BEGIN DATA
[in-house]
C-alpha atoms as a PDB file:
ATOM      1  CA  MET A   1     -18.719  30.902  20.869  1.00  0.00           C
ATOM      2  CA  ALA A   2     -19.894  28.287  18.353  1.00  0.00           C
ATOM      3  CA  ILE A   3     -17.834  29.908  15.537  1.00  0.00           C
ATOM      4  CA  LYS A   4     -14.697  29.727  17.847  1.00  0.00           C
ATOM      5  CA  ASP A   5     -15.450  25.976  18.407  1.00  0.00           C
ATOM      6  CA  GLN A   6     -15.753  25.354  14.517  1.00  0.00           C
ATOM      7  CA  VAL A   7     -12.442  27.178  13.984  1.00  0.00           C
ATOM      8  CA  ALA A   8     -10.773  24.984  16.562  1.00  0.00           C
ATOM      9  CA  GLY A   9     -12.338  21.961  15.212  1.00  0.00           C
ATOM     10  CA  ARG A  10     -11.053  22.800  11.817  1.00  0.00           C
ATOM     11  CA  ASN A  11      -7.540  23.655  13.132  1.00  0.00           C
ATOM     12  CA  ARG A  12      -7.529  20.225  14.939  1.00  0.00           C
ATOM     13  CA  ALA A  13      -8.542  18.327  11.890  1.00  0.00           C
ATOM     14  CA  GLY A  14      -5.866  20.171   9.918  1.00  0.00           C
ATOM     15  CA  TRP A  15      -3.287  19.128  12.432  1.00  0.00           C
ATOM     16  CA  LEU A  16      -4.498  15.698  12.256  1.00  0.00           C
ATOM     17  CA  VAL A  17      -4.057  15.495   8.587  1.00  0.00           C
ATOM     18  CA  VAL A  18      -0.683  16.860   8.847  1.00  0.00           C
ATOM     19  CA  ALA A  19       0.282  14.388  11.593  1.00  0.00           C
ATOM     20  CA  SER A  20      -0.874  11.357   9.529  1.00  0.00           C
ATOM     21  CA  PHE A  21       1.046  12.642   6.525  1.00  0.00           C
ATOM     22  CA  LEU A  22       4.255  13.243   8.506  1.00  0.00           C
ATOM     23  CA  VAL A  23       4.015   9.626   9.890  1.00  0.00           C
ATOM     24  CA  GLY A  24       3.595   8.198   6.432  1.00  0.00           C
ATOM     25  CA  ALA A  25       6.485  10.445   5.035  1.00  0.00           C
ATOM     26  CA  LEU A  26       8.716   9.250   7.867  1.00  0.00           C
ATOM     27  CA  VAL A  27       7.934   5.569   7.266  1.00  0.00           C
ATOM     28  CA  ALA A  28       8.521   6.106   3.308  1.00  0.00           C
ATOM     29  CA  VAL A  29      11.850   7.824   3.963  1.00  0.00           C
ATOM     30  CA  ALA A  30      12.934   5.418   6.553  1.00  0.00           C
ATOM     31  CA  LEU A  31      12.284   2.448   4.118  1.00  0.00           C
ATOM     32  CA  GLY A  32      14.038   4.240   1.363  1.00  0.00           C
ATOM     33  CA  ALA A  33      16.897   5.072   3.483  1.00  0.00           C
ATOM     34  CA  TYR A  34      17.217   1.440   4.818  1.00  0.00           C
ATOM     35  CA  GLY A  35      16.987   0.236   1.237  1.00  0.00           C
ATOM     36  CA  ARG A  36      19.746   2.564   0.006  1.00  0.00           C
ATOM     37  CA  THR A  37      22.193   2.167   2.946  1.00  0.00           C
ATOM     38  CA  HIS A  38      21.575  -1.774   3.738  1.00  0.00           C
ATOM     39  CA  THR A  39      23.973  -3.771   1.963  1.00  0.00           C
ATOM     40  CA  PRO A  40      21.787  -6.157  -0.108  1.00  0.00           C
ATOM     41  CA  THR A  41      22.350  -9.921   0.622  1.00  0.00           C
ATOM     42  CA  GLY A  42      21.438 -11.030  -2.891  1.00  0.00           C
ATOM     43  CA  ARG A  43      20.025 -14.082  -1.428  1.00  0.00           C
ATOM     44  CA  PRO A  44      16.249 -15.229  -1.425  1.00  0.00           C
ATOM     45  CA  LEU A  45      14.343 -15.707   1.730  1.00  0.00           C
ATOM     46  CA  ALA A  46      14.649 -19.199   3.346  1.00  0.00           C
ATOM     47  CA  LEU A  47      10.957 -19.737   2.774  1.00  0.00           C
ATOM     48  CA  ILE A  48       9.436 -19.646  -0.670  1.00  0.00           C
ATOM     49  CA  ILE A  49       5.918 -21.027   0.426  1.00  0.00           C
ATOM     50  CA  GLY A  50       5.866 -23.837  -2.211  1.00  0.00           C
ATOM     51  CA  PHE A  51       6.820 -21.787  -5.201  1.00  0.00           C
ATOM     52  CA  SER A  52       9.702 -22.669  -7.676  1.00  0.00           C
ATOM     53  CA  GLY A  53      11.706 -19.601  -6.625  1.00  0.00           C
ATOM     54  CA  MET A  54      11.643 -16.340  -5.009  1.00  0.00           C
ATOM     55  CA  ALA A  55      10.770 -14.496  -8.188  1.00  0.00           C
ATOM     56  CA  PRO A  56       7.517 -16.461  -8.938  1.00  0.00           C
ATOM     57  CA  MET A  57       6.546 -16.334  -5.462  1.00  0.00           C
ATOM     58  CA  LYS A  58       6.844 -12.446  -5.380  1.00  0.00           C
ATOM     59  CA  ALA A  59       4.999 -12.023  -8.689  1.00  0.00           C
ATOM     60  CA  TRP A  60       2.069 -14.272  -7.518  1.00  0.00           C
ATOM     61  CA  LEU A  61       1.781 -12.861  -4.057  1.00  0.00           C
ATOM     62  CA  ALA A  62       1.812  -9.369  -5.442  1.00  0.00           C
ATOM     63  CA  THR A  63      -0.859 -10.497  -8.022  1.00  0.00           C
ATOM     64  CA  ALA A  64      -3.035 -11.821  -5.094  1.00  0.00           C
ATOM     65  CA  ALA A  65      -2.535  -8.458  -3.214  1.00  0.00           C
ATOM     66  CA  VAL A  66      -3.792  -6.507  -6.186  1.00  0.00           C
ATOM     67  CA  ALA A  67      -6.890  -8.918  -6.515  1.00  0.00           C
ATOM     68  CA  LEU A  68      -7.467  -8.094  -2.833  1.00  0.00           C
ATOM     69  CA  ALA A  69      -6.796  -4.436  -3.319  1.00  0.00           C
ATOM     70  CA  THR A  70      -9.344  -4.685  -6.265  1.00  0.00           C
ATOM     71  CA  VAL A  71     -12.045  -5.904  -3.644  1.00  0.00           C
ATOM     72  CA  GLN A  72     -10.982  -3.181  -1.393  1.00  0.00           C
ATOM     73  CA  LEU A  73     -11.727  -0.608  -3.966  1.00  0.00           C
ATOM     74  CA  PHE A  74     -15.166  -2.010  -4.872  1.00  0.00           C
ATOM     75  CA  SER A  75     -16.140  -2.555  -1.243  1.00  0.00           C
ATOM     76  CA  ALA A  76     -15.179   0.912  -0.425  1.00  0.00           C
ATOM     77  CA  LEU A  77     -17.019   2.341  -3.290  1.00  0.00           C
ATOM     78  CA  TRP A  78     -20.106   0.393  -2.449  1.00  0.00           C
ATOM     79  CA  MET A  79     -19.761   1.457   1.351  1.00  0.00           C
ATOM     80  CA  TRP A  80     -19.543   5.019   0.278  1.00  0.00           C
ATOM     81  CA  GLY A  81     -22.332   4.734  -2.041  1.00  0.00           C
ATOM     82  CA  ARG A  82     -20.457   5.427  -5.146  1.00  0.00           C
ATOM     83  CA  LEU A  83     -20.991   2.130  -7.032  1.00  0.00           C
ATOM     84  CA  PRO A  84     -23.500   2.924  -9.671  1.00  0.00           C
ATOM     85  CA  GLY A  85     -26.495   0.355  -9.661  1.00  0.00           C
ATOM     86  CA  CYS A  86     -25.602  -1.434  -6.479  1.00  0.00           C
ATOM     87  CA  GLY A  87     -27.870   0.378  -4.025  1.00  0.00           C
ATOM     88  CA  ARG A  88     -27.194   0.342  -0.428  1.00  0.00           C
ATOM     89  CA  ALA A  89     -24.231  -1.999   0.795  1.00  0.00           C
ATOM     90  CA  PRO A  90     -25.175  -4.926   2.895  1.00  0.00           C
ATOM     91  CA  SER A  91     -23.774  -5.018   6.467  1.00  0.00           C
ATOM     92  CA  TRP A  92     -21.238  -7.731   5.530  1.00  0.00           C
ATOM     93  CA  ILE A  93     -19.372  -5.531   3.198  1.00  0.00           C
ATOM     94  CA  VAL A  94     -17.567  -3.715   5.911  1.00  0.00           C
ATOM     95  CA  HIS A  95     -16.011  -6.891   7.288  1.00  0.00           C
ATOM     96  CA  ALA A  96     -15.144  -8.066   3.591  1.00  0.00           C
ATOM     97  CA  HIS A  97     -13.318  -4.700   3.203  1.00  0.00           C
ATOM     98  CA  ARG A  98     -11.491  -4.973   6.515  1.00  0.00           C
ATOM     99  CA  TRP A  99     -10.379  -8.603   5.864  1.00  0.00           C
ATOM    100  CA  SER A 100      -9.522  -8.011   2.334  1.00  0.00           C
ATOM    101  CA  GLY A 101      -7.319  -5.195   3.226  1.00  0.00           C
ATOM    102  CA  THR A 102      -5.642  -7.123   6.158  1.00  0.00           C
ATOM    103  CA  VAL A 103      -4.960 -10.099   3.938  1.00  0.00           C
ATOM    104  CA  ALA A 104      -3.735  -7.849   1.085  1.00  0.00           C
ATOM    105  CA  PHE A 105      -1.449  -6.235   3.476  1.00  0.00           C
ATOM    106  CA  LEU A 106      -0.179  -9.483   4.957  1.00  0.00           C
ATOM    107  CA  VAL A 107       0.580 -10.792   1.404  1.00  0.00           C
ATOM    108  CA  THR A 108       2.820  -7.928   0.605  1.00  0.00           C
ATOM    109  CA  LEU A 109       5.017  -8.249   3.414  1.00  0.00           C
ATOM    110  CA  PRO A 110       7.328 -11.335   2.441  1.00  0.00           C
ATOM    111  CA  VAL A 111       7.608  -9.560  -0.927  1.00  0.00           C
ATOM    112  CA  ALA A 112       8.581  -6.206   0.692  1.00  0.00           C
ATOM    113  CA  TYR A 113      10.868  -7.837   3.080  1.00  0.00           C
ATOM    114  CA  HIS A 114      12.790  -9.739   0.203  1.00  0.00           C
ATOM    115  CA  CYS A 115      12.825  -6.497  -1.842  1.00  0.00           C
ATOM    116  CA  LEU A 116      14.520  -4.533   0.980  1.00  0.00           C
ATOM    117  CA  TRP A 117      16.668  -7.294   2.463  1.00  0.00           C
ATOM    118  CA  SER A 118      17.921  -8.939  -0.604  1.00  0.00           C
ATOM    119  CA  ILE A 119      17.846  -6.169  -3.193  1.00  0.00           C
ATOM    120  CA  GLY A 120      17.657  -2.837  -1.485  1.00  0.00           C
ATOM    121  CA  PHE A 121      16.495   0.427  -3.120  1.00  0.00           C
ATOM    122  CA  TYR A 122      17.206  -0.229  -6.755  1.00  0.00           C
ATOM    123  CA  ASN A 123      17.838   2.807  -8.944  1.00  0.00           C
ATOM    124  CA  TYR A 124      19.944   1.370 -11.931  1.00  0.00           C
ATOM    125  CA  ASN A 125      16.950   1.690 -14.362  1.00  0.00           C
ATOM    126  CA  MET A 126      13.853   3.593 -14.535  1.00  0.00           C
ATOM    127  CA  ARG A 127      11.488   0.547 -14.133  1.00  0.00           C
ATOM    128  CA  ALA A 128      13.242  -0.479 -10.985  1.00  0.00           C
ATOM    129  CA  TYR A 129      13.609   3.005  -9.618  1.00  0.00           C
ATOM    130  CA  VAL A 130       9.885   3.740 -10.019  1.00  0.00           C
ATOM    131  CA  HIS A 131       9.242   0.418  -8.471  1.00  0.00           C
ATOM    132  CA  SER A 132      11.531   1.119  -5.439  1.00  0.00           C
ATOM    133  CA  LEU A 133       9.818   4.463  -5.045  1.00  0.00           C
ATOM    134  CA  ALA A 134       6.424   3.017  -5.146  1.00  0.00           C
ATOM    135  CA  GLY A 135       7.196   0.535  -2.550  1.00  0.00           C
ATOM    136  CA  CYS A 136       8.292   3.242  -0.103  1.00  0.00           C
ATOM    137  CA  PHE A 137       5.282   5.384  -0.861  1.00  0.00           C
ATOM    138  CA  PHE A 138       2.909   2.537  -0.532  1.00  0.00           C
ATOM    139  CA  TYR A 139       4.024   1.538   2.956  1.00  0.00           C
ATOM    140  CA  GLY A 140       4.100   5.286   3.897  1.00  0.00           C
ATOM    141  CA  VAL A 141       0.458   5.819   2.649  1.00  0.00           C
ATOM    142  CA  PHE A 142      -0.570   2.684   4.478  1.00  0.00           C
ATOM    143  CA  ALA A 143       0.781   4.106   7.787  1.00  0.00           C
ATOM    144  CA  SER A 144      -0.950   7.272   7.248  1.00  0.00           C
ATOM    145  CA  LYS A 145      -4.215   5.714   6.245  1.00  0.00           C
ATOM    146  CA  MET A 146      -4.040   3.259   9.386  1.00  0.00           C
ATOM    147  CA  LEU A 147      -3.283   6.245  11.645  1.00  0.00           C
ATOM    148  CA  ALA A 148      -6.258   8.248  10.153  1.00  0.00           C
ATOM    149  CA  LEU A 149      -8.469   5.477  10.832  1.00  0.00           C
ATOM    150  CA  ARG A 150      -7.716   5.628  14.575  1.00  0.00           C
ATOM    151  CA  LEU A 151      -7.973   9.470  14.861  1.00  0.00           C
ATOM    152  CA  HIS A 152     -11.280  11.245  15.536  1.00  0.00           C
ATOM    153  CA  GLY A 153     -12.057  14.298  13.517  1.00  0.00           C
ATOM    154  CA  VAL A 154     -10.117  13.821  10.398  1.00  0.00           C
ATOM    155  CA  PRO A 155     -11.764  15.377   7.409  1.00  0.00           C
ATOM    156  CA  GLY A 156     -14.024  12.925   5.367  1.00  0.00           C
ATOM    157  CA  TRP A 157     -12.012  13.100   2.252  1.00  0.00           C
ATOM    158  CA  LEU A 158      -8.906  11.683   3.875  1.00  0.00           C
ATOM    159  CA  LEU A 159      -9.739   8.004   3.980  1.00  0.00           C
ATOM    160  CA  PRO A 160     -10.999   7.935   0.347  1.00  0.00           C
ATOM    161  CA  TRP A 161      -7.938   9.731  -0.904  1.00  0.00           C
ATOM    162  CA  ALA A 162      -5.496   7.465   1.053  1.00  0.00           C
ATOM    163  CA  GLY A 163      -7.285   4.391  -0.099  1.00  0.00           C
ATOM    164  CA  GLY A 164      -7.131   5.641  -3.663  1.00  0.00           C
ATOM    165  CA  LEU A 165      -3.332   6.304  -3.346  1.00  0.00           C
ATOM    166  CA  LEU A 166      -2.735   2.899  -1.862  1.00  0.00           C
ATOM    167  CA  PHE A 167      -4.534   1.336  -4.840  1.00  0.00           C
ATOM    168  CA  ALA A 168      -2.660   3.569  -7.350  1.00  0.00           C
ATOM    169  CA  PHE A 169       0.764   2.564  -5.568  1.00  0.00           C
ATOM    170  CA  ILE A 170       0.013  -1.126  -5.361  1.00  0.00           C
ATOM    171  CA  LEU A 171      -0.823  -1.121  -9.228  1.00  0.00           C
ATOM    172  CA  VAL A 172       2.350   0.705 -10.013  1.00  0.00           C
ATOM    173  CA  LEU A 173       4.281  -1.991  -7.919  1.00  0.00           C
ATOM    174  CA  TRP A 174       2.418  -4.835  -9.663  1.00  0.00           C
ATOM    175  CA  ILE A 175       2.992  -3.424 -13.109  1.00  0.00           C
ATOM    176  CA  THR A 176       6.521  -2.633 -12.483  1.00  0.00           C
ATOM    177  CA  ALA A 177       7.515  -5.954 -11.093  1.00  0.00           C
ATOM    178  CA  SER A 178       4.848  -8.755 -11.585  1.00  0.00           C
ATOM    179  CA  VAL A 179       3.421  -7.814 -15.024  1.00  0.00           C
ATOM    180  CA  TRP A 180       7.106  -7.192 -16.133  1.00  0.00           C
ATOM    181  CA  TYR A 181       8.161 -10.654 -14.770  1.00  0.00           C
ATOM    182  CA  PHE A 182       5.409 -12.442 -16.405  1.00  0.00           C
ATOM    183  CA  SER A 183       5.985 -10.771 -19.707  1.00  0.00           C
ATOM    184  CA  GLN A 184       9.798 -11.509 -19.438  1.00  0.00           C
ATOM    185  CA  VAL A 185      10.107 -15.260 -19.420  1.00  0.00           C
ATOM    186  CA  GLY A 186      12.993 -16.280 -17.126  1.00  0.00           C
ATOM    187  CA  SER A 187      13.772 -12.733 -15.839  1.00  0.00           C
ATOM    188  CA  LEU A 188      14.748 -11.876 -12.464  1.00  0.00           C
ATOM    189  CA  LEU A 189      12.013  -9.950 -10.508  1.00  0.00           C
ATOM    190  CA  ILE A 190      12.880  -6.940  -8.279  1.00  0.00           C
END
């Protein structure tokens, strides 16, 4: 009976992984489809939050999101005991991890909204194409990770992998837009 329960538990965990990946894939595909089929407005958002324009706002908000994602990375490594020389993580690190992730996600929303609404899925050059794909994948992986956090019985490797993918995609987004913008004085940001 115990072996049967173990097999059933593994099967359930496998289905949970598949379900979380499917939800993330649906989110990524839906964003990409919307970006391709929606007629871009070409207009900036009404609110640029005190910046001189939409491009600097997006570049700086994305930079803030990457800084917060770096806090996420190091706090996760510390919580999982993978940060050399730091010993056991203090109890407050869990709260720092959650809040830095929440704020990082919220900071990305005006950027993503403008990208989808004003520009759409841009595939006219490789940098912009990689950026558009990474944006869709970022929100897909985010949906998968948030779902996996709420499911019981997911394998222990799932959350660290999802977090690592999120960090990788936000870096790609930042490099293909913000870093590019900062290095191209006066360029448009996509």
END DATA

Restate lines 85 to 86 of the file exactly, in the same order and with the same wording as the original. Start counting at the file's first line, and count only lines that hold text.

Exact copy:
ATOM     83  CA  LEU A  83     -20.991   2.130  -7.032  1.00  0.00           C
ATOM     84  CA  PRO A  84     -23.500   2.924  -9.671  1.00  0.00           C